1. My girlfriend in Philadelphia was having serious troubles with her IUD today. She had been concerned her IUD was causing problems in the 4-5 months since getting it, but today she was bleeding so heavily and cramping so badly, she felt it had to be addressed. She tried to call the doc and wanted a professional to do it, but if she wanted the procedure to be covered by insurance, they said she’d have to schedule an appointment, which couldn’t happen for days. She is very low-income and is all alone and confident its the IUD causing the problem. She set an appointment in the first opening they had and told her boss she had to leave work. She laid down and tried to let it pass, but it just got worse, so she decided to remove it.
      So there’s someone “fool enough”.
      Most of us in the US recognize our healthcare system is horseshit.

  1. I thought I read an article about this… ah here it is. Interest in and experience with IUD self-removal

    Perhaps less of a money issue (although that and access issues in general can certainly be a problem), but maybe a control / sense of empowerment thing, as suggested by the article? Speculation on my part.

    Interesting that only one in five women were successful in removing their own IUD when given the option. Maybe they didn’t watch the YouTube video? 😉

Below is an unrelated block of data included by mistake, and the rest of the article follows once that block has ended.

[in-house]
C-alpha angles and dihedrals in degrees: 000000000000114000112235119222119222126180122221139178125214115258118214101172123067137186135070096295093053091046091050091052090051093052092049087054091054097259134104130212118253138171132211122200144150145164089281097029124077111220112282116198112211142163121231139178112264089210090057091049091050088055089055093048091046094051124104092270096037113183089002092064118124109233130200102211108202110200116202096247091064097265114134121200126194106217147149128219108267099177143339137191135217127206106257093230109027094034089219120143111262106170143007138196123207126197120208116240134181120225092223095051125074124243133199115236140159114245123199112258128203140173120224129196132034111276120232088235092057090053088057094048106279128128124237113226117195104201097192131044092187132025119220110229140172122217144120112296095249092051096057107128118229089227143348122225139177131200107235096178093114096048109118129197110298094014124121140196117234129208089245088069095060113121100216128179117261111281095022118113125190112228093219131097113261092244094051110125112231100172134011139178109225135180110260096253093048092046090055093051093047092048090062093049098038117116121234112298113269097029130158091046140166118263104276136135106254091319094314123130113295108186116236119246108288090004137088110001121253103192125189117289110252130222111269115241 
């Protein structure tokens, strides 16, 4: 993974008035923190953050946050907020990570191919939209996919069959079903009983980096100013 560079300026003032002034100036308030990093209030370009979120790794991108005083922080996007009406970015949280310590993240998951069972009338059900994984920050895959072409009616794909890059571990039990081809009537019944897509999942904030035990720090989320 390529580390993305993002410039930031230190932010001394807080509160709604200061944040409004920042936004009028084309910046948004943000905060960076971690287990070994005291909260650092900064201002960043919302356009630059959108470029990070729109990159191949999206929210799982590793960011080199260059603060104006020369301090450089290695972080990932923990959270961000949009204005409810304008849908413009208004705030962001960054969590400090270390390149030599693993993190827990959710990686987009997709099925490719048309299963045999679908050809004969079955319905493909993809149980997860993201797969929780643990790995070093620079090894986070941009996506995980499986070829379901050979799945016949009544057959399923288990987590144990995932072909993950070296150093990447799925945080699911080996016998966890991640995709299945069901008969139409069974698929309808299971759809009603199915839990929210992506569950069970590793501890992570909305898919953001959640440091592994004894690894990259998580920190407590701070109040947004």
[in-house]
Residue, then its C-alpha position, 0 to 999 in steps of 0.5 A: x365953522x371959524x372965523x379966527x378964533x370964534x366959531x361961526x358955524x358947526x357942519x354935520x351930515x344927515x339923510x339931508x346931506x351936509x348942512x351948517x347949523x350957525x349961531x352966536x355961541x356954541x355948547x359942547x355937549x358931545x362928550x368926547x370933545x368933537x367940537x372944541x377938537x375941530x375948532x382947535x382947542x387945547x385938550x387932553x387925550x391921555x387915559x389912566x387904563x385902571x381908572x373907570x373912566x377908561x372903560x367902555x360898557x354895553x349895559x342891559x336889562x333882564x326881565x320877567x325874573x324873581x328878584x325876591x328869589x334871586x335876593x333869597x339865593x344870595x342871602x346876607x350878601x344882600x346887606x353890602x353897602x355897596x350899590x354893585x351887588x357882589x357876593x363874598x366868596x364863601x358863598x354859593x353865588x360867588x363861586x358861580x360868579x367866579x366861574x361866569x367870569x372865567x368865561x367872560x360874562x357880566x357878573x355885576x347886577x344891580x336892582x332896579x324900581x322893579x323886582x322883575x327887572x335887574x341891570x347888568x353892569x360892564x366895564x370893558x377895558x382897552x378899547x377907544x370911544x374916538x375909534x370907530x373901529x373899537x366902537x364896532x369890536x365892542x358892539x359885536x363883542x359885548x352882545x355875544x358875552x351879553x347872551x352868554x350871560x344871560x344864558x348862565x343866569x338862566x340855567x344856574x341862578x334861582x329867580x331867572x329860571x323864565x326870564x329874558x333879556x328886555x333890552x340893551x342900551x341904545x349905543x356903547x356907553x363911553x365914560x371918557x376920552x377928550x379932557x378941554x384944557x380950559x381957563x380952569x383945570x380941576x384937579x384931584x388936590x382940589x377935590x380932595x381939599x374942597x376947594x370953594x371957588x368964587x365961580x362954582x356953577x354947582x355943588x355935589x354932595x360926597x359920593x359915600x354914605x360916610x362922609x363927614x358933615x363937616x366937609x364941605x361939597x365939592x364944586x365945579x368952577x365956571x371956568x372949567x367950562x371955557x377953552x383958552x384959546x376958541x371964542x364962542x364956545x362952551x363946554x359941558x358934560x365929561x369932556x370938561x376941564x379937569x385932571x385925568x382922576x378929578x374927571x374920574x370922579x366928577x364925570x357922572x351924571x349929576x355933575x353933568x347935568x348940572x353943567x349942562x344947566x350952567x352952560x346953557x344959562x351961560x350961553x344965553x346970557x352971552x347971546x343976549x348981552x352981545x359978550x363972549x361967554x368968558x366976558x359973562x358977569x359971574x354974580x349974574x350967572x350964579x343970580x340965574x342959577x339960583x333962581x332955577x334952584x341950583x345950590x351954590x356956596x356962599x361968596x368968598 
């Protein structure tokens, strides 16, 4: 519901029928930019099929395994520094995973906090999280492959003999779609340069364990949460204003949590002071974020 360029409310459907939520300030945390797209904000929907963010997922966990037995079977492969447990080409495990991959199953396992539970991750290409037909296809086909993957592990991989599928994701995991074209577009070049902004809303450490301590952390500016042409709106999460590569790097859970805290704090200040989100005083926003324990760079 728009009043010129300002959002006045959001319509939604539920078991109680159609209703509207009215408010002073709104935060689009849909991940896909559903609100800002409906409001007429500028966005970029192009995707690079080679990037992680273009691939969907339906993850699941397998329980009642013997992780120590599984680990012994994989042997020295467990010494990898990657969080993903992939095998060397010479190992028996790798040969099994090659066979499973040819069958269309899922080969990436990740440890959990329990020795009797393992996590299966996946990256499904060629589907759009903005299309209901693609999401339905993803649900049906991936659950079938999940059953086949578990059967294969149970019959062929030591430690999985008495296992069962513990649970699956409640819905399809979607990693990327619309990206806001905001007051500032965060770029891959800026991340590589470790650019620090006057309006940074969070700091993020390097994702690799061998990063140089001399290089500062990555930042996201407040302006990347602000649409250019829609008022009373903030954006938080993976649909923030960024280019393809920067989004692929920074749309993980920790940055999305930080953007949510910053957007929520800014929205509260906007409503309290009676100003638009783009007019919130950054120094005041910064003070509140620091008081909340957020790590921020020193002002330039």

Also – minor point, on access – family physicians are perfectly capable of removing IUDs, no need to see a specialist. Unless as Dr Gunter says, it is stuck, which should be referred. Or maybe I am too Canada-centric, where a Gyne referral takes months.

    Unfortunately too few family MDs are comfortable inserting IUDs these days, or worse, counsel nulliparous women / teens that they are contraindicated.

    1. I think family doctors who have a lot of GYN training could easily do it. Some are more comfortable with OB/GYN than others. Also, NPs who do a lot of IUDs as well.

    2. Thank you for the family MD shout out! We definitely can insert and remove IUDs, provide contraception and pre-conception counselling, basically everything listed above except the hysteroscopy for the lost strings/stuck IUD situation. I do think it’s a bit of a culture thing – American specialists seem to do a lot more primary care (I’m thinking gynecology, pediatrics, internal medicine, in particular) that in Canada would be done by a family doc.